نظریه چشم انداز، پیش بینی تحلیلگر و بازده سهام
|کد مقاله||سال انتشار||تعداد صفحات مقاله انگلیسی||ترجمه فارسی|
|10790||2004||18 صفحه PDF||سفارش دهید|
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Publisher : Elsevier - Science Direct (الزویر - ساینس دایرکت)
Journal : Journal of Multinational Financial Management, Volume 14, Issues 4–5, October–December 2004, Pages 425–442
This paper documents how prospect theory can be used to explain stock returns and analysts’ forecast behavior. Positive earnings surprises are associated with increases in abnormal returns but negative earnings surprises have only a limited negative impact on returns. We find that analysts display asymmetric behavior towards positive and negative earnings growth. Analysts’ forecasts are found to be accurate during periods of positive earnings growth, but overly optimistic during periods of negative earnings growth. Our findings have implications for the structuring of investment products, as well as the role of market timing in their introduction.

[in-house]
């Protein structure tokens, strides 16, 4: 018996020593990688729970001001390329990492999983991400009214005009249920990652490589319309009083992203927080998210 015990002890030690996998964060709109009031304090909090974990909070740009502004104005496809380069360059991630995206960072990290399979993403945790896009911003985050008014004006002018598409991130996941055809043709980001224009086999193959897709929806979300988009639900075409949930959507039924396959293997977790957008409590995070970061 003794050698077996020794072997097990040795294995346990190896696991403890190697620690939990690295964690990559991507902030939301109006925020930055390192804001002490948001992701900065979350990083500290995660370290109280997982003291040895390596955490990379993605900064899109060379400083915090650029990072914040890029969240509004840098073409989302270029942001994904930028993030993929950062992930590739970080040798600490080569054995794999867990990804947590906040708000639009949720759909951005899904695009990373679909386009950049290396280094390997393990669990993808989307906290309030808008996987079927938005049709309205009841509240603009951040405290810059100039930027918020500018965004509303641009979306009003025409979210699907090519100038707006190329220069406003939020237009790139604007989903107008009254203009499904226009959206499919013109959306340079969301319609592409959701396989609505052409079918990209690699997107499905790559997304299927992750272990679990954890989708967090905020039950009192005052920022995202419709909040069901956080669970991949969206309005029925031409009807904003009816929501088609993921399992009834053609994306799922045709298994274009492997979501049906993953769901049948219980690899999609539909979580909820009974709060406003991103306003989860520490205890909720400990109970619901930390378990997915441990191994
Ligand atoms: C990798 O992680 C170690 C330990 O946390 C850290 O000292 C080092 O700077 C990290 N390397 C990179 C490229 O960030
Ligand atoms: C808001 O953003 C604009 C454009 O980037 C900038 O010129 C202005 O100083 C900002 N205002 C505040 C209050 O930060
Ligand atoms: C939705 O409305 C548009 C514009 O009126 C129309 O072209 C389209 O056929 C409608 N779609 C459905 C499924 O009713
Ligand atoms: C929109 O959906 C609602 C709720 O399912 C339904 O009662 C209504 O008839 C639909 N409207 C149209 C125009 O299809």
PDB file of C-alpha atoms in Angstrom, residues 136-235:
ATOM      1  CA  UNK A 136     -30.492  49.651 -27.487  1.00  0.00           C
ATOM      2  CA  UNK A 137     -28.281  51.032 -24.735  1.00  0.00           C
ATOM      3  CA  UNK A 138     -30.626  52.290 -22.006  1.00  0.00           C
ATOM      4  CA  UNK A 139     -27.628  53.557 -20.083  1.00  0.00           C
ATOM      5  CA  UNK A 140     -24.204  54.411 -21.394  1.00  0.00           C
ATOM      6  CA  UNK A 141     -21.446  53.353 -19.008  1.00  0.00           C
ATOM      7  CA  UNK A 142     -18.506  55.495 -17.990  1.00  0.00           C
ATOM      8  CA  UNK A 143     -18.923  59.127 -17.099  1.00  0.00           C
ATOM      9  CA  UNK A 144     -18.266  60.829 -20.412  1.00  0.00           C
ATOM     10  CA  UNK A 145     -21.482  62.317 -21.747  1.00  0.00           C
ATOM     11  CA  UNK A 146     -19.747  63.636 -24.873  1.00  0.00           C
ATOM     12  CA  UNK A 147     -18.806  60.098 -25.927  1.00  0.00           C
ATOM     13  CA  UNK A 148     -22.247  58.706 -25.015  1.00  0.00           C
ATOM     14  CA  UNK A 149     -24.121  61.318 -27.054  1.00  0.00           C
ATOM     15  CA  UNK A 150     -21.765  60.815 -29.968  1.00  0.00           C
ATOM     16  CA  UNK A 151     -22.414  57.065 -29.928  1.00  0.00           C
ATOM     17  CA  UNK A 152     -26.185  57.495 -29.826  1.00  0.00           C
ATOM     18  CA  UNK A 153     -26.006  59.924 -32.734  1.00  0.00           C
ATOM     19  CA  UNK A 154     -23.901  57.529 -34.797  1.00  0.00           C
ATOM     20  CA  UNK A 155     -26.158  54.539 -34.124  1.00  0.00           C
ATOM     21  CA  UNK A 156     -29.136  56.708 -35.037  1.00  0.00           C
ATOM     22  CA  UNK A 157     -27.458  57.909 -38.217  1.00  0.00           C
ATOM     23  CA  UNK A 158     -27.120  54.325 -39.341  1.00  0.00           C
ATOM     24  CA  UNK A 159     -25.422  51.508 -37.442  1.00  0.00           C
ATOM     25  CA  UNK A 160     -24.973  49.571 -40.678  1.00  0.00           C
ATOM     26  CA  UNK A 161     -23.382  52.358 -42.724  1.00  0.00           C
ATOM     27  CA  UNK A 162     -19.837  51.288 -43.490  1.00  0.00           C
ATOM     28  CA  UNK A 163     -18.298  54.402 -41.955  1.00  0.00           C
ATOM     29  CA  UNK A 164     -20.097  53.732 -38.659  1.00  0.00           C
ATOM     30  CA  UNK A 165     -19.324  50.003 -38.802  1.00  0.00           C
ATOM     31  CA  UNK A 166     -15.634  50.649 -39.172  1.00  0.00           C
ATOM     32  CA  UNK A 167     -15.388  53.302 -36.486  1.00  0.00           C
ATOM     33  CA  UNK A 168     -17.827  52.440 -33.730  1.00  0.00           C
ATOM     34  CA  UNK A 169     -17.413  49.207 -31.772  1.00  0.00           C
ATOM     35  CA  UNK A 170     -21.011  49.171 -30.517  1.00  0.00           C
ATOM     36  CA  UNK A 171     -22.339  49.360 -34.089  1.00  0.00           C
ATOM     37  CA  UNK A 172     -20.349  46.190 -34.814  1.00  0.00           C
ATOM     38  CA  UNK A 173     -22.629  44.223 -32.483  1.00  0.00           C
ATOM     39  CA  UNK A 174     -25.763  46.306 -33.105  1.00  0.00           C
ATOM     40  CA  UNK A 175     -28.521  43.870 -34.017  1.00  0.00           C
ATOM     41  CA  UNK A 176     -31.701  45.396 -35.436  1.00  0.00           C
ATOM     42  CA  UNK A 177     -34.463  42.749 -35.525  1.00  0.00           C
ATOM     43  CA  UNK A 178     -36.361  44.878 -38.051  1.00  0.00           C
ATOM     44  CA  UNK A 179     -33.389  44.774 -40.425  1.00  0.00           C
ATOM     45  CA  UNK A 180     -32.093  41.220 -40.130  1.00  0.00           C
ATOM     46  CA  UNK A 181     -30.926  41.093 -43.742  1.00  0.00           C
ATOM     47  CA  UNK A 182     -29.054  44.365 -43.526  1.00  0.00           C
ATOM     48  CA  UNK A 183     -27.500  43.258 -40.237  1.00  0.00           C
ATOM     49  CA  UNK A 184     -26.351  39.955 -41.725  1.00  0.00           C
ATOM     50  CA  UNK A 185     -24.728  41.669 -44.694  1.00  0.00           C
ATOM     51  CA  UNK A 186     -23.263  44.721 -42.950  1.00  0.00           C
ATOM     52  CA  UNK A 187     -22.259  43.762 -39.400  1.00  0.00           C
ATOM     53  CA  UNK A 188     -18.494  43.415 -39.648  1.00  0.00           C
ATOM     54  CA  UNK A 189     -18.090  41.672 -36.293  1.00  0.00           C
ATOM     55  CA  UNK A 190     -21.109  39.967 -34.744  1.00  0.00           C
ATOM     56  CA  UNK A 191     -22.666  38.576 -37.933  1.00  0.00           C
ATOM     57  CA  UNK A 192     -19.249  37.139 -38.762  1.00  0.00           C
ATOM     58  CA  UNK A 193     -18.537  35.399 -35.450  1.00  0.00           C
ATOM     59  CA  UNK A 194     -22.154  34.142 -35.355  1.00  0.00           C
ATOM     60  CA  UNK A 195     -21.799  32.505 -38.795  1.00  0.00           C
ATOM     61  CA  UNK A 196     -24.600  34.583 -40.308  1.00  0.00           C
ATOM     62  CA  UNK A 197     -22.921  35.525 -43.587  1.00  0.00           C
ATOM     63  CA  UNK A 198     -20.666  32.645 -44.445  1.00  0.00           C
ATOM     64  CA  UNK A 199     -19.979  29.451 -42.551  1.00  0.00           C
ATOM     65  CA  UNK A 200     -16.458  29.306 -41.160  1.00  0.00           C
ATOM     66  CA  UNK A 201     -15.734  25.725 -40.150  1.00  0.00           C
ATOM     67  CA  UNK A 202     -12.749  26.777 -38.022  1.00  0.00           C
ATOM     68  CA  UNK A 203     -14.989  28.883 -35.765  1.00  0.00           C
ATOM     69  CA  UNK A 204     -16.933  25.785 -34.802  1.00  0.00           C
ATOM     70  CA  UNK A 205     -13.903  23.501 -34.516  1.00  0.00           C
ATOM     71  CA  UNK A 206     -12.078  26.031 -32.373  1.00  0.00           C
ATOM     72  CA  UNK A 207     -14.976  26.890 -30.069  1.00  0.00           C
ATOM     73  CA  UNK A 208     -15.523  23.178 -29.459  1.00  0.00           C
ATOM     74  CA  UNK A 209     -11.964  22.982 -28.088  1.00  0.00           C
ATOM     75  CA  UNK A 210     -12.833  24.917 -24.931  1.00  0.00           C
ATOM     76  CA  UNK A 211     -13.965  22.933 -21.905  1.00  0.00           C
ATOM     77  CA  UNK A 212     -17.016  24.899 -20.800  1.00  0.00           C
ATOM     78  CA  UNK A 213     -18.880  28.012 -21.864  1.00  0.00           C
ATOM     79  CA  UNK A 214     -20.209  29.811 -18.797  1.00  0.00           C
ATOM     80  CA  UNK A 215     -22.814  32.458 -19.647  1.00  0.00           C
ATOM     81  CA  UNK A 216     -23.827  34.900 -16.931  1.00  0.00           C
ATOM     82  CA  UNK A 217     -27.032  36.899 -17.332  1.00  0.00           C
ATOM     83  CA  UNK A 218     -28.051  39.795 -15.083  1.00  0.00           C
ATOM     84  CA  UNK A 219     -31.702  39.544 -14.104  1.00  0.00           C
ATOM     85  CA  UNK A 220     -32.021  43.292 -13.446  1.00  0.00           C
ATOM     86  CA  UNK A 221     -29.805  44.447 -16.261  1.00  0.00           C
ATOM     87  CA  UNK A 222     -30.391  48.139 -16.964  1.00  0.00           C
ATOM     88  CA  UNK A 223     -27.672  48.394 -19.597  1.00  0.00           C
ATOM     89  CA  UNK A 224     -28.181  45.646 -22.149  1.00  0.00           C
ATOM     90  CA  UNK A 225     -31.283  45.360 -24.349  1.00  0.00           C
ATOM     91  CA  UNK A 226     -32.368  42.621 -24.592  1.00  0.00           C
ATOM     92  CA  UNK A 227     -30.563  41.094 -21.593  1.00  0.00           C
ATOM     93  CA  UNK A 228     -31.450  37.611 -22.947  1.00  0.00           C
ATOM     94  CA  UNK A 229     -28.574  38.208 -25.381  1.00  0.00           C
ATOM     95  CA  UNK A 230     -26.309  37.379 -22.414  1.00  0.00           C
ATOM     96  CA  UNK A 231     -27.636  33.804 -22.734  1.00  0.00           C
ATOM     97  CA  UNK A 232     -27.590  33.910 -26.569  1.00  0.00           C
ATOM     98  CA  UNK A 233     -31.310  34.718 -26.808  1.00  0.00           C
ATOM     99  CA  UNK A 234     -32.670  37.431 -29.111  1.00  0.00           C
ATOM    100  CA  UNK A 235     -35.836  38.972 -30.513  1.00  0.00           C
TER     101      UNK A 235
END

This paper studies how analysts and investors react to positive and negative events. We analyze the difference in forecast errors that analysts make during both positive and negative earnings growth periods and document the role that investor sentiment plays in the earnings expectation process. Following Tversky and Kahneman’s (1979)prospect theory, we analyze the influence of positive and negative earnings surprises. They have demonstrated how behavioral influences prevent investors from making rational choices and propose a value function whereby the disutility of a loss is much greater than the utility of a gain of the same magnitude. A major contribution of this paper is the use of prospect theory to explain asymmetric stock market reactions resulting from an earnings surprise. Tversky and Kahneman (1991) find that investors suffer a much greater disutility during a loss and are reluctant to realize their losses during negative earnings surprise. Although Levis and Liodakis (2001) find that earnings surprise has an asymmetric impact on growth stocks and value stocks, they do not compare the asymmetric impact of positive and negative earnings surprise on abnormal stock returns, nor link such asymmetric abnormal returns to prospect theory. We find that stock returns react strongly to positive earnings surprise, but negative earnings surprise has no significant impact on returns, implying the presence of investor loss aversion where they are reluctant to realize their losses. We also find that, while analysts are accurate during positive earnings growth, their forecasts are highly optimistic during negative earnings growth. The level of positive forecast error increases as the absolute amount of negative earnings growth increases. While Amir and Ganzach (1998) and Ashiya (2002) found that analysts are over-optimistic when they revise their forecasts downwards, and Hofstedt (1972) reported that forecasters are reluctant to predict negative earnings growth, prior research did not examine the relationship between forecast error and earnings growth. We document that large, overly optimistic forecast errors during periods of negative earnings growth are associated with the presence of positive investor sentiment. Our findings have important implications. First, we provide an empirical test of prospect theory from the stock market effects of earnings announcements. Second, capital-guaranteed investment products may be popular with investors due to investor loss aversion. Third, investor loss aversion indicates that there is usually sufficient time to cut losses after the announcement of a negative event. Fourth, launching new financial products during times of positive sentiment is likely to induce a positive response due to over-optimism, even if the yield or earnings growth from the security could be below expectations. The remainder of the paper is organized as follows. Section 2 reviews the prior related literature. Section 3 describes the data and Section 4 presents our research methodology and hypotheses. The findings are reported in Section 5. Section 6 summarizes and concludes.